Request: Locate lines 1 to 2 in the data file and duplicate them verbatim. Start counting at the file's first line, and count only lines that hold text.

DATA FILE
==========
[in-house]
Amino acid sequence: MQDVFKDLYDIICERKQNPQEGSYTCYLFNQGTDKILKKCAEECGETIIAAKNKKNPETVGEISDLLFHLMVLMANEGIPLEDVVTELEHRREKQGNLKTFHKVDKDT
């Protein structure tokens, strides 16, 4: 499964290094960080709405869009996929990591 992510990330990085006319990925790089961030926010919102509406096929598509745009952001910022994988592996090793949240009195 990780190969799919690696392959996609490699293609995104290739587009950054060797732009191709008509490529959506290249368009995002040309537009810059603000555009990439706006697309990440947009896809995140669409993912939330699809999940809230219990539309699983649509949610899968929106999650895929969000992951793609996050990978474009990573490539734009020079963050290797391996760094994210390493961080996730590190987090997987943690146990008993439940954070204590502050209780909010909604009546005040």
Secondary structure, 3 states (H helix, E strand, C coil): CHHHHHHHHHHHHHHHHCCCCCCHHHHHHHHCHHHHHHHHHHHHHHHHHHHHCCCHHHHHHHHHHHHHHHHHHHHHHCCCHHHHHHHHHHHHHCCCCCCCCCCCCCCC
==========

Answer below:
[in-house]
Amino acid sequence: MQDVFKDLYDIICERKQNPQEGSYTCYLFNQGTDKILKKCAEECGETIIAAKNKKNPETVGEISDLLFHLMVLMANEGIPLEDVVTELEHRREKQGNLKTFHKVDKDT